Quiet forest where the snapping of one branch will cause Mother Nature to turn her head. A doe with neck stooped down gently drinking from a stream, raises up and pauses. Eyes wide and minimally blinking. There is the sound of rushing water, birds chirping, the rustling of branches in the wind. She has cute little ears that stick up, oscillating, turning, confirming. Nostrils of her black nose flare and pulse. Hooves hold their ground. If you could only hear her heart beating fast. Internal drum that marks the rhythm of every movement and emotion. Her collective unconscious knows the sound could mean death. There are no diplomatic channels when it comes to the hunter and the hunted.

Her child, a baby fawn, peers out of a leafy bush. Nose also pulsing, seeming to ask if it’s okay to come out. Doe scans the area once more with her eyes and finding nothing, permits young Fawn to come have a drink by the water. White spots dot the fawn’s tan backside. A bushy white tail freely bounces back and forth in the joy of a cool drink.

A buck appears with strong irreconcilable antlers. He is towering and formidable. Protectively, he steps in front of his family. Hearing no sound he still makes a point to scan the area, to make sure it’s okay for him to come off his guard for a single minute so he may also take a drink. Satisfied with the visual landscape, he also bends his head, his horns a crown he wears that bears the burden of fatherhood.

The forest smells of wood and earth and decomposing leaves. Pines also pervade, evergreen trees. Smells a car air freshener couldn’t even begin to accurately capture. There is no difficulty on a deep inhale such as this.


translucent fossil glowing with the compression of time. a fly stuck in the sap slowly dripping down the side of a sticky maple tree. I hold the glowing stone in my hand and squeeze it a little harder to confirm its energy. A color that is perhaps, translucent gold. It probably is its own color in a 96-count Crayola box. A good color for the hair of a Disney princess. She’s walking down the stairs with big, captivating eyes and a pink dress.

Streaks of sunlight reach across the sky on a local sandy beach. Even if no one witnesses it, it is there and it is humbling and beautiful – except for the drunk who is still hungover and miserable. Clutching an interior towel rod and groaning at the fact that he forgot to close the curtain of his hotel room. How much poison must we put inside ourselves before it all comes out, begging to be released? Sometimes it does not ask. The body knows when it’s had enough. Best not to let it get to that point in the first place.

If Armageddon raises the dead, will these fossils find their bearings? Will the amber melt away and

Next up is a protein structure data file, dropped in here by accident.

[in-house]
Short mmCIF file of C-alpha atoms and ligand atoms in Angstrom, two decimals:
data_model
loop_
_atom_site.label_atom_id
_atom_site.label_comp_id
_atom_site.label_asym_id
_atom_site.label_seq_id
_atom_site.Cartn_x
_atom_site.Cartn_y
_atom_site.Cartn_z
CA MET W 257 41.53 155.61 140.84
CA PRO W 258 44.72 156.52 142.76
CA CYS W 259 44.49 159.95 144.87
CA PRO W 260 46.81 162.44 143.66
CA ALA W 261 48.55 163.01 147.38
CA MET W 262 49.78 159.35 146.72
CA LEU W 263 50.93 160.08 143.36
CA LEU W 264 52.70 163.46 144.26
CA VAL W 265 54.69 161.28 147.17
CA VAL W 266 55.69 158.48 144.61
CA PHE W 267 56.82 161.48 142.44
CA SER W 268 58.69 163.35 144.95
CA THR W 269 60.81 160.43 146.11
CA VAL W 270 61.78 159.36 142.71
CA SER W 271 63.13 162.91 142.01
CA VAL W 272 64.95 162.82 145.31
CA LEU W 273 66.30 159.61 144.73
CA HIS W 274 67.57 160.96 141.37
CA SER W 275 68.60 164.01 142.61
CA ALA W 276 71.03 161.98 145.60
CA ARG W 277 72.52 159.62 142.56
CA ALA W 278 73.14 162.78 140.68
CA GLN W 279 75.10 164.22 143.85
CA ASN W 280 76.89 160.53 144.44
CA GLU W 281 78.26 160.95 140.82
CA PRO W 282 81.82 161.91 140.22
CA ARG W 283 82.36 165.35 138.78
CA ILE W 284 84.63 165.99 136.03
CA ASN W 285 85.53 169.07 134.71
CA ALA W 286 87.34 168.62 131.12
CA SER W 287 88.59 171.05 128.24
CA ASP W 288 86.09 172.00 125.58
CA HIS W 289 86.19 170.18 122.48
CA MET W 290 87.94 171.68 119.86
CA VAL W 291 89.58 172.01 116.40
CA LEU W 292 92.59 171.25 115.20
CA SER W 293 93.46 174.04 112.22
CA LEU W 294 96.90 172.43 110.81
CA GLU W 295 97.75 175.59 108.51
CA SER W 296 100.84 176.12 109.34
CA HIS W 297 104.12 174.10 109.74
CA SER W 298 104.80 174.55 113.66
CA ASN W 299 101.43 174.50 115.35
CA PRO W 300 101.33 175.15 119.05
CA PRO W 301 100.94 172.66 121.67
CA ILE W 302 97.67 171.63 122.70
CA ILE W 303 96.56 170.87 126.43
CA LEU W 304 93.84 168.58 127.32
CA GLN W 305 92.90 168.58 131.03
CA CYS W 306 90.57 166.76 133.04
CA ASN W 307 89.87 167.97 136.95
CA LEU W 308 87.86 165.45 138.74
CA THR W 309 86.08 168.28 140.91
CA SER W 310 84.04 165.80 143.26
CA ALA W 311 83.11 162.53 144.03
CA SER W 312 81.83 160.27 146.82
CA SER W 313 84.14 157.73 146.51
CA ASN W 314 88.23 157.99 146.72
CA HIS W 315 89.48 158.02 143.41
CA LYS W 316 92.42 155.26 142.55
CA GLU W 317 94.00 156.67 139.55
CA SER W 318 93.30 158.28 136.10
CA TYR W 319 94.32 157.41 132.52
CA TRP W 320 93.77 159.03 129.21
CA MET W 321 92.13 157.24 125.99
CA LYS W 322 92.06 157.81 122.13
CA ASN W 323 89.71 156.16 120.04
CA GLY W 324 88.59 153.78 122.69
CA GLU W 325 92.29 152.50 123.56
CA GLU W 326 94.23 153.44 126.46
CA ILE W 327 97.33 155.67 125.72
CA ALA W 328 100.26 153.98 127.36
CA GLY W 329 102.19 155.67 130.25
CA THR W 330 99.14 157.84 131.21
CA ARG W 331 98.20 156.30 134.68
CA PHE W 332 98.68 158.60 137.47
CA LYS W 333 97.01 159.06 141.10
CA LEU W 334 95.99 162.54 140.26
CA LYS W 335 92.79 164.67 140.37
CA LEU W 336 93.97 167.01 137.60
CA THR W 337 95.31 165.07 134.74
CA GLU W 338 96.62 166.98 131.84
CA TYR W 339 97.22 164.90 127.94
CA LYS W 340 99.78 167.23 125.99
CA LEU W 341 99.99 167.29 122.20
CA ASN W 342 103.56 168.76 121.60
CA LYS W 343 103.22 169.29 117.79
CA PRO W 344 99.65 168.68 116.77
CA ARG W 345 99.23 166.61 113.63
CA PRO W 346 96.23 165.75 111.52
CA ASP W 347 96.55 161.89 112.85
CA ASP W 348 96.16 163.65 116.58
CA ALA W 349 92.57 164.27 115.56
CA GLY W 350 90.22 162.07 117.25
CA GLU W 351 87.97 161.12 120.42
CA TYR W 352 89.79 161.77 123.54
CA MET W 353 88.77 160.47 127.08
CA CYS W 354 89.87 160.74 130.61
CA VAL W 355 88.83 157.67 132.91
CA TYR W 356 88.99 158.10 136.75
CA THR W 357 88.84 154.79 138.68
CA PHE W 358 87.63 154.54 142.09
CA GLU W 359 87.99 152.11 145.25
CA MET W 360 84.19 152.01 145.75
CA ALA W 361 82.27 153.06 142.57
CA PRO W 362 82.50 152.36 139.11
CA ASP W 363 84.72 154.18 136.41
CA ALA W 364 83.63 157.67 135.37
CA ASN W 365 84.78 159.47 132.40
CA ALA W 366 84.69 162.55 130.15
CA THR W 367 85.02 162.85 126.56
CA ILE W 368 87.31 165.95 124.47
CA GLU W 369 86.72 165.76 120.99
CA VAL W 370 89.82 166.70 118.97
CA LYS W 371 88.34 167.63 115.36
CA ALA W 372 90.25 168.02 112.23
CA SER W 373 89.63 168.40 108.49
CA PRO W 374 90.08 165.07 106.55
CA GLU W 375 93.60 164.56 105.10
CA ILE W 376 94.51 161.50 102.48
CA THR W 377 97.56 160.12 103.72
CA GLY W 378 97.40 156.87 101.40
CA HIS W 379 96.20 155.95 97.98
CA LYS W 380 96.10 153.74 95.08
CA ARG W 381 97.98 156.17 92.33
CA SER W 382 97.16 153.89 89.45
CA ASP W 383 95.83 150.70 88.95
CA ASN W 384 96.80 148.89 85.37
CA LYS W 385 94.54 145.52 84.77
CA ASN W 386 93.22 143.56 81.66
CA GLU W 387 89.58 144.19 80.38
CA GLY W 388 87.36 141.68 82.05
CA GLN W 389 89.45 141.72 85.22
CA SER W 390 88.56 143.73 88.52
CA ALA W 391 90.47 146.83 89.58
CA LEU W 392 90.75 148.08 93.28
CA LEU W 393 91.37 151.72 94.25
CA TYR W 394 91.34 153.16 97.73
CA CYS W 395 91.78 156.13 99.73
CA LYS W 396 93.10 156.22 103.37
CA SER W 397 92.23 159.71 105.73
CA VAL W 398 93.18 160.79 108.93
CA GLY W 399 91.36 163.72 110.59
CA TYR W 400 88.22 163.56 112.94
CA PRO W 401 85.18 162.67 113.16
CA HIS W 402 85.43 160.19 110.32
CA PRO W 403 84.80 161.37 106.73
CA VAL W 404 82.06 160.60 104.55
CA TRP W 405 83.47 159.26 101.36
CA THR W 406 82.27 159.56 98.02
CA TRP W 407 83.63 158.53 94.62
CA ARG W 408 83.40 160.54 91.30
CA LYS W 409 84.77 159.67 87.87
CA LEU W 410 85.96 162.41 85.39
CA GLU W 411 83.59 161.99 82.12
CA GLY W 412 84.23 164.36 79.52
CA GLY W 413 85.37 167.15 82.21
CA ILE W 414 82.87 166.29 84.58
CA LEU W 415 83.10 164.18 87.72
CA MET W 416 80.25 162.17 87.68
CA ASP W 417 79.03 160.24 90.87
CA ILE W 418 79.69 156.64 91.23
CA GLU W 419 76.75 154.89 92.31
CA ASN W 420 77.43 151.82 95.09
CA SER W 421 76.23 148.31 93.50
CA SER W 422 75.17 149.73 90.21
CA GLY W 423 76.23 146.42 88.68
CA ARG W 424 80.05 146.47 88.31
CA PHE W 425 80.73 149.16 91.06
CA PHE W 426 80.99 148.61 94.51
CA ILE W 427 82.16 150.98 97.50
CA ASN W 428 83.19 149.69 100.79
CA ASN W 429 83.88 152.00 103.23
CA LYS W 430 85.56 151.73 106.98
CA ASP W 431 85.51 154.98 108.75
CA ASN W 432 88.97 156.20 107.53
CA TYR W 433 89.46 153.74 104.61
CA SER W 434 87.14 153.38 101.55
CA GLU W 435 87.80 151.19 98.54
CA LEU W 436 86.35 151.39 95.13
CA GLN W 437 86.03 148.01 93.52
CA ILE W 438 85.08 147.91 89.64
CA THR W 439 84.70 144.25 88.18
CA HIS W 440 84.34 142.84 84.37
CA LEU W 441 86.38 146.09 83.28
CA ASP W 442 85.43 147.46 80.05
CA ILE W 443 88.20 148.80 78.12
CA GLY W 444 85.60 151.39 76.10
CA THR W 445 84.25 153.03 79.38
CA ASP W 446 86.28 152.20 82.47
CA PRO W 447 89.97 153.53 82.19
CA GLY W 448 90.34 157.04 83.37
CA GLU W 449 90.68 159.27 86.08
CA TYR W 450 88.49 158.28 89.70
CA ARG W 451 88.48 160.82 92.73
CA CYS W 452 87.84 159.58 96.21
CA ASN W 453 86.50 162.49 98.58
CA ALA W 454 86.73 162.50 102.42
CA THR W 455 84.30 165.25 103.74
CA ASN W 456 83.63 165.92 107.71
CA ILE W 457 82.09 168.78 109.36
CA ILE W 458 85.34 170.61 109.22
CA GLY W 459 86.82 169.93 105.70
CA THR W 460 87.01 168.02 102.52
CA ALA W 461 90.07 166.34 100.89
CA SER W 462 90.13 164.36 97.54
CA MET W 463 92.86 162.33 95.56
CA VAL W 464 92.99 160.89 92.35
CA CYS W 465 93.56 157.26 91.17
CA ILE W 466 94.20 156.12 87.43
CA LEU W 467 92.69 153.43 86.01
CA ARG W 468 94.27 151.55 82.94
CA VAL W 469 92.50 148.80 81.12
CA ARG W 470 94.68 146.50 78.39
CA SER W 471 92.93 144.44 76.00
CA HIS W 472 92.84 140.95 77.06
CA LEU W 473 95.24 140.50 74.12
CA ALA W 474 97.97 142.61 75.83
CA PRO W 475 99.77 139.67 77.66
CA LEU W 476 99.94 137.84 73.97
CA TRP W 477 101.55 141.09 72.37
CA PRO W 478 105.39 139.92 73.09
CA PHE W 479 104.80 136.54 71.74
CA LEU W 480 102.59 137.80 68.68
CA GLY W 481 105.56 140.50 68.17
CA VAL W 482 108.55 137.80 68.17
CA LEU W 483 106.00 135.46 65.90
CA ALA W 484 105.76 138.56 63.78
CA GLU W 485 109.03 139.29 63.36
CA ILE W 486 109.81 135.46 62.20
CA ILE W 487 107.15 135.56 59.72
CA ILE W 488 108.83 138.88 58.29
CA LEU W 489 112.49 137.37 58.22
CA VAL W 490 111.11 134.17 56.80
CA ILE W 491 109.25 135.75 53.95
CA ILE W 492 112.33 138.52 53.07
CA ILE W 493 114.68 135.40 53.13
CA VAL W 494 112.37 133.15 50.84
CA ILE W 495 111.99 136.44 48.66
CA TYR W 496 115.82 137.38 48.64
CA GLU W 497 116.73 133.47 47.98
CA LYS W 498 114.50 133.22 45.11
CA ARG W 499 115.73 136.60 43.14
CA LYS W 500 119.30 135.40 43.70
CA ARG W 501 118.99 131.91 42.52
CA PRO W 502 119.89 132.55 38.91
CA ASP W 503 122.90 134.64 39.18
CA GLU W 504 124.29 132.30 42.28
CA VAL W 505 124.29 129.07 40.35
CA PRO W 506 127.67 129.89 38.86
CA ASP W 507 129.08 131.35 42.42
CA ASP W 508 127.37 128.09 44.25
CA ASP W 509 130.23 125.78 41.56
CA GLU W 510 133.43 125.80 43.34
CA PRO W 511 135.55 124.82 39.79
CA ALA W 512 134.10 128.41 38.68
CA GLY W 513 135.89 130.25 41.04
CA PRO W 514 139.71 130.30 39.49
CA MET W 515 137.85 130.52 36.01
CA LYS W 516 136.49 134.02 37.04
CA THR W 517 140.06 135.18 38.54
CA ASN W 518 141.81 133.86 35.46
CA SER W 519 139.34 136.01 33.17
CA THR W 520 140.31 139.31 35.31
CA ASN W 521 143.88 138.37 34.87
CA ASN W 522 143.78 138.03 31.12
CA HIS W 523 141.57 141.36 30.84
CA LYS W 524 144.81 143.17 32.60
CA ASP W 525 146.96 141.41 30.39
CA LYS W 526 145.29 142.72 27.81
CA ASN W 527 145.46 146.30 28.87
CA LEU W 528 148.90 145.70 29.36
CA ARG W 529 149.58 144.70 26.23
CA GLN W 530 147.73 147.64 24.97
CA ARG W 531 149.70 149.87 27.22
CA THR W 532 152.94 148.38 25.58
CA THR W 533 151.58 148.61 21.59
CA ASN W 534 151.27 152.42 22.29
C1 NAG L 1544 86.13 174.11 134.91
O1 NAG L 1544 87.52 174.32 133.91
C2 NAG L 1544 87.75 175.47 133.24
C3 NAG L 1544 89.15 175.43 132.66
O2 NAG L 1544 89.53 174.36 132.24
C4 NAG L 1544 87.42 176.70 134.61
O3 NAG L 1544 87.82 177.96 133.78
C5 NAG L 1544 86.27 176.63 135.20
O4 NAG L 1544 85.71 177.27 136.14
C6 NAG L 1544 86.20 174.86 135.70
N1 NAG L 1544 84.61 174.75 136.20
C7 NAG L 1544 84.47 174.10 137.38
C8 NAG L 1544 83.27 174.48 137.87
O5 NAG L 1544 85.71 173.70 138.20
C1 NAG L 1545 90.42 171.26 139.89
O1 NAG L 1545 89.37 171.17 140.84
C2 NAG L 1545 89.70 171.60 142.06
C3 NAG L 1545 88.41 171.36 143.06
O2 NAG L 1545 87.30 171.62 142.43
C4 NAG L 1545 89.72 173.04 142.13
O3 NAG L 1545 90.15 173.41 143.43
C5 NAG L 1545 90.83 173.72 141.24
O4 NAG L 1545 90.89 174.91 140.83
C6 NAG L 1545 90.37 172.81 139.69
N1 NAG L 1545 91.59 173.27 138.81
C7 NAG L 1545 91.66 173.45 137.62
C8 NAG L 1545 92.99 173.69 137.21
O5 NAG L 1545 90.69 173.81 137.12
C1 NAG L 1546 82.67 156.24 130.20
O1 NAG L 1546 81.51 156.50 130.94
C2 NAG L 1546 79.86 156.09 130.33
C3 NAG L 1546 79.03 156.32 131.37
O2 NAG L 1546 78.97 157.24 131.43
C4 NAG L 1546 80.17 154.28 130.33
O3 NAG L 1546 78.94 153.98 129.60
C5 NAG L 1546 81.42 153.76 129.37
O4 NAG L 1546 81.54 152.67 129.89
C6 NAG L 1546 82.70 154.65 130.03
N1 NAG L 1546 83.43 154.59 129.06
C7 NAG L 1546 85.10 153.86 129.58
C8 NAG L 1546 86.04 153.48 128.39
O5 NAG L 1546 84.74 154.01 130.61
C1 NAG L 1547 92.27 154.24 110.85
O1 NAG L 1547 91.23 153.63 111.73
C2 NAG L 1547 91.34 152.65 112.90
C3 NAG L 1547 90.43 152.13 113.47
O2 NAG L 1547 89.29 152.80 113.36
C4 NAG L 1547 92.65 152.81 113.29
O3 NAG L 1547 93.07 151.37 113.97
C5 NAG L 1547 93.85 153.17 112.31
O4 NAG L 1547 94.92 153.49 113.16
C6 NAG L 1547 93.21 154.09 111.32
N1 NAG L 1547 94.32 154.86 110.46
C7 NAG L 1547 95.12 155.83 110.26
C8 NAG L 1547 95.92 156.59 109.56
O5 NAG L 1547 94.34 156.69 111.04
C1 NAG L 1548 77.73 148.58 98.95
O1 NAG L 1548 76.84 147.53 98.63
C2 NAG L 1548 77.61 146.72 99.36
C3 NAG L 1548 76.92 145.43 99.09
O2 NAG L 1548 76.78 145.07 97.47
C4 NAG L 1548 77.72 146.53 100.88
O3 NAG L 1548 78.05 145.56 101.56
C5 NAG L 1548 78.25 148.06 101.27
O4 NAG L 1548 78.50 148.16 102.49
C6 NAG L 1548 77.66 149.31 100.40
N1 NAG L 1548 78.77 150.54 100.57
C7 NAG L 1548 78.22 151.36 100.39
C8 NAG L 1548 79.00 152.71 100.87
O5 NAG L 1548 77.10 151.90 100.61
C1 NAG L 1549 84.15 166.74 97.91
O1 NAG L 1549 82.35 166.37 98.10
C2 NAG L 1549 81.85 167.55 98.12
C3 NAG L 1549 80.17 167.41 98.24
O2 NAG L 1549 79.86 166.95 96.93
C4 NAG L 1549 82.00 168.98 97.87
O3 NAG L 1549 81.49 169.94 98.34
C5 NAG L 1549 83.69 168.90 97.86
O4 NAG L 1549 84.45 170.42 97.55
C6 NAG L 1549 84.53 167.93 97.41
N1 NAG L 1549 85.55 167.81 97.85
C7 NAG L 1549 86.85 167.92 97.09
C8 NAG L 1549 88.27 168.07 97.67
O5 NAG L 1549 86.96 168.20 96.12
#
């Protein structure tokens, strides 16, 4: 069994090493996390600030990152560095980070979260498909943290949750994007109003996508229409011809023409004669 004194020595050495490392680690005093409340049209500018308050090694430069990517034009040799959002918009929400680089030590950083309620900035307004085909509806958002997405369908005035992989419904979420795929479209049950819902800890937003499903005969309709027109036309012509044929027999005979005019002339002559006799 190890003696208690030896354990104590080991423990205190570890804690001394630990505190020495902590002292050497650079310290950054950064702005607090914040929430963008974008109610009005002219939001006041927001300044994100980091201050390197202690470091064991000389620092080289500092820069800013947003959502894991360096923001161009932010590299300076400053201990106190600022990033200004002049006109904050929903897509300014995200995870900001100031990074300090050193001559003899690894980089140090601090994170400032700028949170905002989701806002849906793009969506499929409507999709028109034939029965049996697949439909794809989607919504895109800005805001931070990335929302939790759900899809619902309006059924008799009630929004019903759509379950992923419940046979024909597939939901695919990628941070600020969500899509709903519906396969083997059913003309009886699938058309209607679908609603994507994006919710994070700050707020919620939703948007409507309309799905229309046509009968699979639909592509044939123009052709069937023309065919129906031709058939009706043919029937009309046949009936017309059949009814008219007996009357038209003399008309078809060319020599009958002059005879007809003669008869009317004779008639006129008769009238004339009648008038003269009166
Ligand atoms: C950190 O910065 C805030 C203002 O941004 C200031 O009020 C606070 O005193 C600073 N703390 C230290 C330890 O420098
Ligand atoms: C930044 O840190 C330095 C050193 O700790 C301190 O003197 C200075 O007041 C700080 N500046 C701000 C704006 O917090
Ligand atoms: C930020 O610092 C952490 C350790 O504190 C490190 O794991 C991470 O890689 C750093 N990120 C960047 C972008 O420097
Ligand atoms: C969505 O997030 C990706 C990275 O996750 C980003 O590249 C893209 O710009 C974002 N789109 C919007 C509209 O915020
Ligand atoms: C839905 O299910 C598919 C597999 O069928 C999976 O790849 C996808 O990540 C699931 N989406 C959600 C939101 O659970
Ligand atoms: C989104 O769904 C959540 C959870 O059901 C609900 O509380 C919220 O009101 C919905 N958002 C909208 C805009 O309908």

Blue scrubs and the beeping of a heart monitor. In the distance, rolling wheels and frantic voices. The pump of the Purell dispenser. Keyboards clacking. Footsteps. Murmurs. Lights loudly click on. Hearing fading. Vision blurring into two dark tunnels with no traffic. Until they are black marbles in the dark. Incisions are made, but not before intravenous anesthesia, which has now taken full effect. IVs full of hydration and drugs – liquid and necessary. Taking out a heart and replacing it with one other than your own. What does it mean, when your own heart has failed you? You should die on default? Yes, medical science is truly a marvel and why not save a life when you can. But when your own body says “no” to you? Maybe it’s for a reason? Don’t save my life! I deserve to die! Leave me hear on this table as I float about the room in circles and haunt this surgery bay forever! Doctors work in silence, occasionally calling out for different scalpels and equipment. It’s just the breathing machine and the breathing of the doctors, nurses, and medical staff. Wife anxiously waits in the waiting room. Hands closed in prayer when her nails so deep in her skin give birth to a little blood. Startled she lets go, but wrings them. Wondering if she really should attempt to read a magazine to distract herself. “30 Ways To Get Fit + Recipes!” Feeling as she did she could vow never to eat again and mean it. The room, pale yellow with antiquated green pleather furniture. She’s the only one. It’s late. The windows are pitch black. If she cups her hands against the window to look out, she sees a few lampposts. Can make out trees and bushes if she really tries. But from where she’s sitting, it’s just the black. Moving in and getting darker and deeper with each passing planetary spin and rotation. The florescent lights are too bright. She wishes there was a dimmer switch. Numb mind. Tired and fatigued.